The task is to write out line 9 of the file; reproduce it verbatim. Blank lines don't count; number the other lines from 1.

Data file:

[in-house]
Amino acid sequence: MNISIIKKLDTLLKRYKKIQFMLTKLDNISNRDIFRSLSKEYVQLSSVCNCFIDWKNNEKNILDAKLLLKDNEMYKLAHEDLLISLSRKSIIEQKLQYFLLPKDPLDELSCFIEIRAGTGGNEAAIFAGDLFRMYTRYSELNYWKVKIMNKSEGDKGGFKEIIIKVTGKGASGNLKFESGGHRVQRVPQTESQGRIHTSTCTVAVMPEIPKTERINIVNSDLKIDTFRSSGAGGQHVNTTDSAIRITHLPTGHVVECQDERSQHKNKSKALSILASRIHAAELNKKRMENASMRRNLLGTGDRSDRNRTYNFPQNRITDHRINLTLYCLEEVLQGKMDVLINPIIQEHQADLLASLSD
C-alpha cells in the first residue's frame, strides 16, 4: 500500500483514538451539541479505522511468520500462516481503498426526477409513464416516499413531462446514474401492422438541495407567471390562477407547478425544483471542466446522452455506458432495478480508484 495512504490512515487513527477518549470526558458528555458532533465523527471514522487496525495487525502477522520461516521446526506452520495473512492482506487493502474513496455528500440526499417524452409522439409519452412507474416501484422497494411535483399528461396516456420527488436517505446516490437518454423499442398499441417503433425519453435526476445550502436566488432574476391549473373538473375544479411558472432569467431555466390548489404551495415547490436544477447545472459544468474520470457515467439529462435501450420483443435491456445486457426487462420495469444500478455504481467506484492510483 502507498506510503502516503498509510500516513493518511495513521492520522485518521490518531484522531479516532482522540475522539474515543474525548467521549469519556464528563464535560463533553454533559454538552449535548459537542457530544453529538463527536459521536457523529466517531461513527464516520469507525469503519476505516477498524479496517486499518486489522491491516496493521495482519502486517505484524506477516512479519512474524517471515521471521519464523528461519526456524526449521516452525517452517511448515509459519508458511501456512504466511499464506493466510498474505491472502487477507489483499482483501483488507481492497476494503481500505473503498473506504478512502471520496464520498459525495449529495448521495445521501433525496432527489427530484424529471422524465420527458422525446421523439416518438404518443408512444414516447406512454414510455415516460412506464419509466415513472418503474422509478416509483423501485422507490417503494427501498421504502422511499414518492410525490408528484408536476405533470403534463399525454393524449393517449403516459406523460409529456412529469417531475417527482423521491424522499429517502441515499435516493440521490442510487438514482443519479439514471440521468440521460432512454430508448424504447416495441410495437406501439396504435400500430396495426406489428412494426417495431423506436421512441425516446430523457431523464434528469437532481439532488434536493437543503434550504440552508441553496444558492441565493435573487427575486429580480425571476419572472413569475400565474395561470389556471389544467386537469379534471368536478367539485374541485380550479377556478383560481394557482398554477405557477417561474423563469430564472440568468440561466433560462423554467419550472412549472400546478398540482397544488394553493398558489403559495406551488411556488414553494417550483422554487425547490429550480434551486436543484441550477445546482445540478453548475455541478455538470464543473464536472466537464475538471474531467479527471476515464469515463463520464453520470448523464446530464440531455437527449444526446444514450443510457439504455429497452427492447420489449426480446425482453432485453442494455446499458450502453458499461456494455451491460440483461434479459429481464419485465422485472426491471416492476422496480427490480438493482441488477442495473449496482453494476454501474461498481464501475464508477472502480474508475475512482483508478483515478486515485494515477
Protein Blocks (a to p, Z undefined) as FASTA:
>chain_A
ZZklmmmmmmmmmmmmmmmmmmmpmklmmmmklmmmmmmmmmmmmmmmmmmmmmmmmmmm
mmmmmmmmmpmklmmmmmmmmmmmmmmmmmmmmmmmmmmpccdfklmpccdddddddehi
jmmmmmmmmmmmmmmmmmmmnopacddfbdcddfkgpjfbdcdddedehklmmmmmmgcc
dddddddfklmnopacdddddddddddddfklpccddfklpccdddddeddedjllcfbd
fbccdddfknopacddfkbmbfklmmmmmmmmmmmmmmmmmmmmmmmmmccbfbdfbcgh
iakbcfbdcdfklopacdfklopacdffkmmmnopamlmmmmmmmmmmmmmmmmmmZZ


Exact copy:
dddddddfklmnopacdddddddddddddfklpccddfklpccdddddeddedjllcfbd